The Prince of Wales draw was held on Wednesday afternoon and I made the trip over the Peace Bridge to watch former Secretariat jockey Ron Turcotte as the guest draw master of the post position draw. The $500,000 race and richest one on the Fort’s schedule is the second jewel of the Canadian Triple Crown. Queen’s Plate winner Strait of Dover is skipping this race to return in the Breeders’ Stakes in August, the final leg of the Canadian Crown.

As only one entry has raced on traditional dirt (Dead On), it makes it difficult to predict who will react positively to the dirt track. I’m thinking that Colleen’s Sailor, our long shot pick in the Queen’s Plate will split the two fillies in the race. Post Time Outlook: 1 – Dixie Strike; 2 – Colleen’s Sailor; 3 – Irish Mission.  Long shot play: Dead On.

Gene Kershner is a Buffalo-based turf writer and handicapper who blogs at and tweets @EquiSpace.

This Birthday in Buffalo Sports History: Jack Kemp

  (Born July 13, 1935) -- It’s a little difficult to find new information about Jack Kemp for a Western New York audience. People here know all about him, including the fact that he and wife Joanne named their children Jeff, Jimmy, Judith and Jennifer. You may detect a trend there.

   He certainly took the long way to Buffalo. Kemp was born in Los Angeles, and one of his high school classmates there was musician Herb Alpert. He played football and threw the javelin at Occidental College.

   Kemp was drafted in the 17th round by the Lions, was cut and spent a year with the Steelers and then moved on to the taxi squads of the Giants and 49ers. After one game in Canada, he landed with the new San Diego Chargers of the American Football League, where he played in the new league’s first two championship games.

   Buffalo picked him on waivers when San Diego tried to save a roster spot, and it was one of the Bills’ best-ever acquisitions. He led the Bills to championships in 1964 and 1965, and played in five of the AFL’s ten title games.

   In 1970, Kemp retired to run for Congress. He won and stayed in the House from 1971 to 1989. From there he joined George H.W. Bush’s Cabinet, and ran for Vice President with Bob Dole in 1996. Kemp died of cancer in 2009.

--- Budd Bailey

Running notebook: Following in the footsteps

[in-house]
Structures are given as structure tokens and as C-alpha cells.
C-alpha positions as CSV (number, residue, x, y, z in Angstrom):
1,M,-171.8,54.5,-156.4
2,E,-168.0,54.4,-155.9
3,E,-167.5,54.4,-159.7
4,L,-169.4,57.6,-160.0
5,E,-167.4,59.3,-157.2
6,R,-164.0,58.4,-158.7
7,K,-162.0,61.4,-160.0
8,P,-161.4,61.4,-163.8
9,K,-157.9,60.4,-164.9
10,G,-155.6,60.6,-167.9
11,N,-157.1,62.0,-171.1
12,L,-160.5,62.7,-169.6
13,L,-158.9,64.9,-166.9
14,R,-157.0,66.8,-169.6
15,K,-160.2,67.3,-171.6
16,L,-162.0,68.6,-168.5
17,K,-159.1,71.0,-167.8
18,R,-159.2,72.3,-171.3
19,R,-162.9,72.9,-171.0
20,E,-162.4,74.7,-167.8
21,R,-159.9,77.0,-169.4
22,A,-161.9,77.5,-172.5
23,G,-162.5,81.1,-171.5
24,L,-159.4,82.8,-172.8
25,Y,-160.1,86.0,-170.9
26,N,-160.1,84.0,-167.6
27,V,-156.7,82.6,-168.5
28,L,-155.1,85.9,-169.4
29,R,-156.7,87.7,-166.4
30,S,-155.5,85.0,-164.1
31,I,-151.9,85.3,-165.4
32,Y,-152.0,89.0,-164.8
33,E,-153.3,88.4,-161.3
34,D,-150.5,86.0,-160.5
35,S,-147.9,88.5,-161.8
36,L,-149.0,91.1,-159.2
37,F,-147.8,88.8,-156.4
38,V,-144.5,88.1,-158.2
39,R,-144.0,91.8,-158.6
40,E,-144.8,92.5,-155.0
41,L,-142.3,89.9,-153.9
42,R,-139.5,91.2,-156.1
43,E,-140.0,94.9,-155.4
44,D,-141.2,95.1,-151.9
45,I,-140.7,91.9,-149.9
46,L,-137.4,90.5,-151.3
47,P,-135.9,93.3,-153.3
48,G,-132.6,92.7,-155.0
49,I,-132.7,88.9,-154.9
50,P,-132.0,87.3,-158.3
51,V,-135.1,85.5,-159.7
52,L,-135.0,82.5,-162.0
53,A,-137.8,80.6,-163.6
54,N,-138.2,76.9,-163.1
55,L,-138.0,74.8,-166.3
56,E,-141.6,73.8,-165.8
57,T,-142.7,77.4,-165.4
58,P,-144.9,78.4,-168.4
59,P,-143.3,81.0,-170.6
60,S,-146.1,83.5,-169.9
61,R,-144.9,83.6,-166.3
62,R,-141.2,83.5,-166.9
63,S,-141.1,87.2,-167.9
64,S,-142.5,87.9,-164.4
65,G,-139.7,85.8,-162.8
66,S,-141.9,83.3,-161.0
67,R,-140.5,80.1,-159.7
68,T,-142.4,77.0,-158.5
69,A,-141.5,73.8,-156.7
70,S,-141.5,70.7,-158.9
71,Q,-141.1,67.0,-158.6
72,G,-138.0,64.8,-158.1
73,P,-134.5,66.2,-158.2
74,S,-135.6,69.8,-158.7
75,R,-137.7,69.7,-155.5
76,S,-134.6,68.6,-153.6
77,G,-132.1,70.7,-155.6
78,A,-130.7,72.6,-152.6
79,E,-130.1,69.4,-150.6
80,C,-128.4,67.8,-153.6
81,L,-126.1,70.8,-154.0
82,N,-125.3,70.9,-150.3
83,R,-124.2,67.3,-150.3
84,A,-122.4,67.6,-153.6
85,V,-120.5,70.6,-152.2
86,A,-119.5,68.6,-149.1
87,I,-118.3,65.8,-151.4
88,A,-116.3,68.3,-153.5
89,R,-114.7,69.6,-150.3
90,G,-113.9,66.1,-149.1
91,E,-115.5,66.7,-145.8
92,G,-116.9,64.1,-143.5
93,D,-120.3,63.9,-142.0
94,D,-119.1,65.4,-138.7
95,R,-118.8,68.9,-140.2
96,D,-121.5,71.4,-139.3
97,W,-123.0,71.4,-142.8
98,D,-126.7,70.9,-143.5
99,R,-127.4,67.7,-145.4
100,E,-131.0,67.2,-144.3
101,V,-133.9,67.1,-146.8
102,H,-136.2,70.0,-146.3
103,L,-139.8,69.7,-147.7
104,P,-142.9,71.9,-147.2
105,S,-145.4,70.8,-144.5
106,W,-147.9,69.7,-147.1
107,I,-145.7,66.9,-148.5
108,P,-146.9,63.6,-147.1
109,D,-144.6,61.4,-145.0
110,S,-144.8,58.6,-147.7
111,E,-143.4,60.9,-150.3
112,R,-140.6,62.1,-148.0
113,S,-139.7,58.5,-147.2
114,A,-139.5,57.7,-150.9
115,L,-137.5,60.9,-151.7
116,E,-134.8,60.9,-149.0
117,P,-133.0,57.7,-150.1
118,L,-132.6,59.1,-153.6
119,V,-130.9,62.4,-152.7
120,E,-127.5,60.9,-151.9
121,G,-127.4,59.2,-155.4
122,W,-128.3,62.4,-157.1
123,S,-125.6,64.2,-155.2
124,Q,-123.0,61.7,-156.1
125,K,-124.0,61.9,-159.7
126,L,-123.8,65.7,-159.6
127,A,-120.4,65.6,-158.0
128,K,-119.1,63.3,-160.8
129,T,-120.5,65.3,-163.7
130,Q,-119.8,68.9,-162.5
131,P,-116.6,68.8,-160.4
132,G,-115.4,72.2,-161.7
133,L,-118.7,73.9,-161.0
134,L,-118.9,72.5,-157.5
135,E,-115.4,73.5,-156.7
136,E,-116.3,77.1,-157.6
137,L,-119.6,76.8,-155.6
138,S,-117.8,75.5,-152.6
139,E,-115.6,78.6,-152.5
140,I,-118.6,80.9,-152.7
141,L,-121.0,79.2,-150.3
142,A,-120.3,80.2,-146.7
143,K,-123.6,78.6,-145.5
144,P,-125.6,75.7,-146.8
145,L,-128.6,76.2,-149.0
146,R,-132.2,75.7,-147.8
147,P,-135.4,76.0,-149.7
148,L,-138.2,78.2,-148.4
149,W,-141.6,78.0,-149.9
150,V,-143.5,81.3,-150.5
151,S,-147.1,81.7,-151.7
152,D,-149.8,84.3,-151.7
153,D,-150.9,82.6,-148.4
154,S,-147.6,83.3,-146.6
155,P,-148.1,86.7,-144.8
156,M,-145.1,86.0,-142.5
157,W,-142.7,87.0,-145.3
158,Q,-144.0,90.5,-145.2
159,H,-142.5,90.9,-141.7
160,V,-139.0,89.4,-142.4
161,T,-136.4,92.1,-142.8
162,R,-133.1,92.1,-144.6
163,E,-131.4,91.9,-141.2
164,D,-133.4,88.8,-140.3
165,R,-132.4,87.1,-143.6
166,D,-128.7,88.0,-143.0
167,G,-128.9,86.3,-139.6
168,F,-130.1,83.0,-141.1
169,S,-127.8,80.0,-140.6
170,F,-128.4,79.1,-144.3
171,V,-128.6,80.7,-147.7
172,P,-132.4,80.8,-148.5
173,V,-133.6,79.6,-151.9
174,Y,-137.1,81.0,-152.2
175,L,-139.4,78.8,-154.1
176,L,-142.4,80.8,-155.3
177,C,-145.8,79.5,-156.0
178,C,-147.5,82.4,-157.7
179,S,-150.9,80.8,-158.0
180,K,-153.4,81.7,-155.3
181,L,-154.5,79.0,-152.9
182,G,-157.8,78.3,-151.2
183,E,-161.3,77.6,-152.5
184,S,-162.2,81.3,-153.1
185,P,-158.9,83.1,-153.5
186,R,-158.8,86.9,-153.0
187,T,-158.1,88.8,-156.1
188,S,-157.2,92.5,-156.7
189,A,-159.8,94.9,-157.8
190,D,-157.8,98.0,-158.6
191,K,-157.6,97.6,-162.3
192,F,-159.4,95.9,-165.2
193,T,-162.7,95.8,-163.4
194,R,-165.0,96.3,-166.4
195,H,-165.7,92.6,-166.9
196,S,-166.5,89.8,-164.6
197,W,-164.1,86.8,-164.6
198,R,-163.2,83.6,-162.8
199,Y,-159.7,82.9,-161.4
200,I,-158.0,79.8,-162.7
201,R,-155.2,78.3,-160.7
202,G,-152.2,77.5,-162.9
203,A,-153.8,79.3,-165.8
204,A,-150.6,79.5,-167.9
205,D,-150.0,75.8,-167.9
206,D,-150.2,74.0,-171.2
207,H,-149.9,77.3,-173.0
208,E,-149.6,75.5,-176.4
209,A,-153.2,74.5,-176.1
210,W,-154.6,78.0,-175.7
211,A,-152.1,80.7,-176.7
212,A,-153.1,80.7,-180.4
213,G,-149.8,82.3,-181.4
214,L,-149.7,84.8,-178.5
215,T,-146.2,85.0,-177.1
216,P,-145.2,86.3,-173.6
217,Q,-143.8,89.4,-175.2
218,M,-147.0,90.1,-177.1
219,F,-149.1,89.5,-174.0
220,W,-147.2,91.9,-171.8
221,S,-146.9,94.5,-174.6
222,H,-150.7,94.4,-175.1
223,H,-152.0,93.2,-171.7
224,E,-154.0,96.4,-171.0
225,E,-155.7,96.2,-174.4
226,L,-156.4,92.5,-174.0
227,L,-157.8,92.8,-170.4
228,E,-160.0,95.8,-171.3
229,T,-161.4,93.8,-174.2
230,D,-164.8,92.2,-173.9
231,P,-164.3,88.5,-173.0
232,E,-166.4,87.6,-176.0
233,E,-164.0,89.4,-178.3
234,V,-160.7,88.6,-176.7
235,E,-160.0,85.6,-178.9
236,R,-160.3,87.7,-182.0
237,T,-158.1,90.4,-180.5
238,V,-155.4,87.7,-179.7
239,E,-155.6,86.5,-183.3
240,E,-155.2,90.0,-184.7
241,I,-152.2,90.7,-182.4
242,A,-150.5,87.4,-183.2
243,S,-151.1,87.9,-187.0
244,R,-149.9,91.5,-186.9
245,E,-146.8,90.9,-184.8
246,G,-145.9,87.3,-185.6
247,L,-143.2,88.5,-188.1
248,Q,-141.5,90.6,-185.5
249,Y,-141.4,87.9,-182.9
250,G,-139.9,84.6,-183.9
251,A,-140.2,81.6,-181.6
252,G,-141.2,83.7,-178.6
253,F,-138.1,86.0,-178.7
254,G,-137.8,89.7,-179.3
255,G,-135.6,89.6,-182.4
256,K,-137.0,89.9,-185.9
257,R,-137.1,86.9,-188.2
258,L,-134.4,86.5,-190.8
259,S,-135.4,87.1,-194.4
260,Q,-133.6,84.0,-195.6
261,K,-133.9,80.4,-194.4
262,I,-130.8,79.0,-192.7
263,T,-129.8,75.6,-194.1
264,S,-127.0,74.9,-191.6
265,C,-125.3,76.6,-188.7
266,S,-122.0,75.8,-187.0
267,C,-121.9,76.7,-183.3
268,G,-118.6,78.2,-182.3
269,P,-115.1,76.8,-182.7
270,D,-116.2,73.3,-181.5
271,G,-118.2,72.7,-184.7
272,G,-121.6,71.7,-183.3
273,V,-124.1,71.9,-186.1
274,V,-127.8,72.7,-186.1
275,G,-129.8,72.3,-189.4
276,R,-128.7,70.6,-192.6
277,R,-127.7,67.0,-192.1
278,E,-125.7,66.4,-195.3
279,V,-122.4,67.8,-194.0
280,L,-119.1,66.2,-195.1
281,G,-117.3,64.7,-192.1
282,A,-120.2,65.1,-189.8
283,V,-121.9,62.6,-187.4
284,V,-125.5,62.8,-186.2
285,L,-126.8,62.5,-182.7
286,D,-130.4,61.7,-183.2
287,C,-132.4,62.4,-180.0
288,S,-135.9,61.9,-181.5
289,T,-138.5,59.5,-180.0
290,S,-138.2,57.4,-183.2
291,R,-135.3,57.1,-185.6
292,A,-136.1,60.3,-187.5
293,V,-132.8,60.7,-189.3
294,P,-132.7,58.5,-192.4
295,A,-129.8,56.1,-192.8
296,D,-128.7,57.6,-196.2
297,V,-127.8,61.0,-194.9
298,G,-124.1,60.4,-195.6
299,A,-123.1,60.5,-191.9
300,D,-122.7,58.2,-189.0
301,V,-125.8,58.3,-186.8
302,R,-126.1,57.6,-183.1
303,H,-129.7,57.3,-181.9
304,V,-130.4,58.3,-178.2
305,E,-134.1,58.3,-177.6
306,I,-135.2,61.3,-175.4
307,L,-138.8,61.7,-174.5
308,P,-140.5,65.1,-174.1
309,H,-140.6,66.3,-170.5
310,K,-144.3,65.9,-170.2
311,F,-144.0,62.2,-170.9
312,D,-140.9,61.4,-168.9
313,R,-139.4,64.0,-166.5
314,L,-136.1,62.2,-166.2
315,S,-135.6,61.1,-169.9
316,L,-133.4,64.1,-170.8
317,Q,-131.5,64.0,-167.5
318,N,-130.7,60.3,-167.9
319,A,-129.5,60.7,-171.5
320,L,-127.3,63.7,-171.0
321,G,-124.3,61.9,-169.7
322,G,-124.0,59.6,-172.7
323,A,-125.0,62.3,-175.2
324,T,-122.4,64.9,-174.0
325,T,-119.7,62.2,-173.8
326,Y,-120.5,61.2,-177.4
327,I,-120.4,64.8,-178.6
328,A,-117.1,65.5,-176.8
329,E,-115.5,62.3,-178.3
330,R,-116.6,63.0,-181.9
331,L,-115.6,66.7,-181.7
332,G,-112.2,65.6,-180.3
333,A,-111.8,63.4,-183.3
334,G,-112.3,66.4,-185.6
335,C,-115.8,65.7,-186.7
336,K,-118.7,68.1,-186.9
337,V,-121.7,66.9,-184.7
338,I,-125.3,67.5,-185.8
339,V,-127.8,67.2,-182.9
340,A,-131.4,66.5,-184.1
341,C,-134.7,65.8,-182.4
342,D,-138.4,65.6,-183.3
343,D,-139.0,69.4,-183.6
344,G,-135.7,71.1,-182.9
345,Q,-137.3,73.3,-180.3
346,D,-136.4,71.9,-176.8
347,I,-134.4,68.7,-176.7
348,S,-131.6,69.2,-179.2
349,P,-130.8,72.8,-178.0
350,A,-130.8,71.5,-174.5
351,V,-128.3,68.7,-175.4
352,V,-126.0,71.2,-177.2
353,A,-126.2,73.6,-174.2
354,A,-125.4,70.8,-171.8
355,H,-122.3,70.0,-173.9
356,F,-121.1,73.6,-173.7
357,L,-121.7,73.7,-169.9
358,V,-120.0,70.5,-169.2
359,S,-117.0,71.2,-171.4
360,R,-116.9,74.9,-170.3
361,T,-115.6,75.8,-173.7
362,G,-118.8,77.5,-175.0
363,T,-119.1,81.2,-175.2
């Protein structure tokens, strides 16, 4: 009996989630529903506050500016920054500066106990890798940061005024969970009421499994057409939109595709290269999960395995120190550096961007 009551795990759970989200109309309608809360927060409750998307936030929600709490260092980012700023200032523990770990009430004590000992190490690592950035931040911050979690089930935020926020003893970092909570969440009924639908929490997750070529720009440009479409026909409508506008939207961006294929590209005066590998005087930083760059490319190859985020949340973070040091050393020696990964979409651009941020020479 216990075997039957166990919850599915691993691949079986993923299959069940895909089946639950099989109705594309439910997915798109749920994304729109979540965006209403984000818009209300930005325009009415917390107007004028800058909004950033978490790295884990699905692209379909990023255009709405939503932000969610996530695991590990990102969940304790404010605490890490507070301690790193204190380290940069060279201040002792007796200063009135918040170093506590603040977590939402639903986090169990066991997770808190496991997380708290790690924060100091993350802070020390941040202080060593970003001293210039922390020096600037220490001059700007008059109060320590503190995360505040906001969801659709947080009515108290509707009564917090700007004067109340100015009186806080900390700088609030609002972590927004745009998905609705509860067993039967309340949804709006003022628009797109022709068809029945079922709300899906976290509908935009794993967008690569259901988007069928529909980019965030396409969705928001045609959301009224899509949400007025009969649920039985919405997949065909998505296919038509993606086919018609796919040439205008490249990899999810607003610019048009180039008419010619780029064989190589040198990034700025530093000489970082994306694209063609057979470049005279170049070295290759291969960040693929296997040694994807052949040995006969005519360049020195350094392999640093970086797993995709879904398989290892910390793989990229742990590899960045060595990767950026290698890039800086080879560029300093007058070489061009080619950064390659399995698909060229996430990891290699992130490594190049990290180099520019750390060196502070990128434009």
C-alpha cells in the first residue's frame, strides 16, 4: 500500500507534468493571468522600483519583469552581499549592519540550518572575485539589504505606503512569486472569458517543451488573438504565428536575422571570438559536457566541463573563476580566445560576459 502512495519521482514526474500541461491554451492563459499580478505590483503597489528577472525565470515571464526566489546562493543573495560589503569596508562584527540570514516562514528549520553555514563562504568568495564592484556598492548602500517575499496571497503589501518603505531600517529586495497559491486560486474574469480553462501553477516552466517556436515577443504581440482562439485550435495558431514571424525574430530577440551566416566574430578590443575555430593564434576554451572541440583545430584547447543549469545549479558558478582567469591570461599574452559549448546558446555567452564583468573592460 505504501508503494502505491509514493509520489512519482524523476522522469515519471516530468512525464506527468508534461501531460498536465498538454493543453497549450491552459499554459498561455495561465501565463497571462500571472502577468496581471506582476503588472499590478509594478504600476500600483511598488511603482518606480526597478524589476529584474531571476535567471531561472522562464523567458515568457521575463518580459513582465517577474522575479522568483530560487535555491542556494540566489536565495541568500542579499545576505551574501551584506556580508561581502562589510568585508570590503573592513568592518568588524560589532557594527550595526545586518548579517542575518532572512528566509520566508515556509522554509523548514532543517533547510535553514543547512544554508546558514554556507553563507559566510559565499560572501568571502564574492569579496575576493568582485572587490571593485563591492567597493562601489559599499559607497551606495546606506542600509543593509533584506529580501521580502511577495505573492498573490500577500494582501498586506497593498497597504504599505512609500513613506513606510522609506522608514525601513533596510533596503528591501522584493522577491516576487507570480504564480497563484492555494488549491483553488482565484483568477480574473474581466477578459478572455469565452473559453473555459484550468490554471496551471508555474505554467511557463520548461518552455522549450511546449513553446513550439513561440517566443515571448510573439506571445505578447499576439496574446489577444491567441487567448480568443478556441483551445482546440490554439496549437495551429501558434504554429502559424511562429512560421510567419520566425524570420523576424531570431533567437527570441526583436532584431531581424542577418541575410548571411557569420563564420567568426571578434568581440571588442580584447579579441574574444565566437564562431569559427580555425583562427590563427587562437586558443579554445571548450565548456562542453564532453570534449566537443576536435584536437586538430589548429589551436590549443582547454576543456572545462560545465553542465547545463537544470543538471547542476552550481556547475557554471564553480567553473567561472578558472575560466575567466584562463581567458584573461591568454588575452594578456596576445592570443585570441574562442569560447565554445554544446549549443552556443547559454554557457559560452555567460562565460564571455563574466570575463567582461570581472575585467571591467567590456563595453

Sunday's running column created some conversation about the issue of consumer rights when it comes to races. I had a good-sized chat with someone in the race timing business. He gave me the name of a man who, according to some newspaper articles and other accounts, has sometimes scheduled races, collected fees, cancelled races and kept the entry fees. The problem with such individuals is that it's difficult to bring such people to "justice." One person would have to go to a lot of expense, time and trouble to try to get an out-of-state vendor to issue a refund.

I'm not sure what can be done here. Buffalo had another case of fraud last fall, when a website advertising the "Buffalo Moonlight Marathon" for the fall popped up. Apparently there was never a plan to do anything but take your money.

It's almost as if someone needs to set up a national clearinghouse to keep an eye on all such operations. Not sure if it is a consumer rights issue or something for the USATF, but it's not a pleasant aspect of this sport.

Changing subjects drastically ...Allison Carr's son Gary apparently is following in the family tradition. The nine-year-old qualified for the USATF Junior Nationals by running a 1:12.31 in the 400 meters. It was only his second attempt to run the distance. Very impressive. Allison is a multiple winner of the Buffalo News runner of the year series.

Here's the weekend schedule, courtesy of

* Old Home Days 5K, 5565 Main St. in Williamsville, 6:30 p.m. tonight, 839-2543.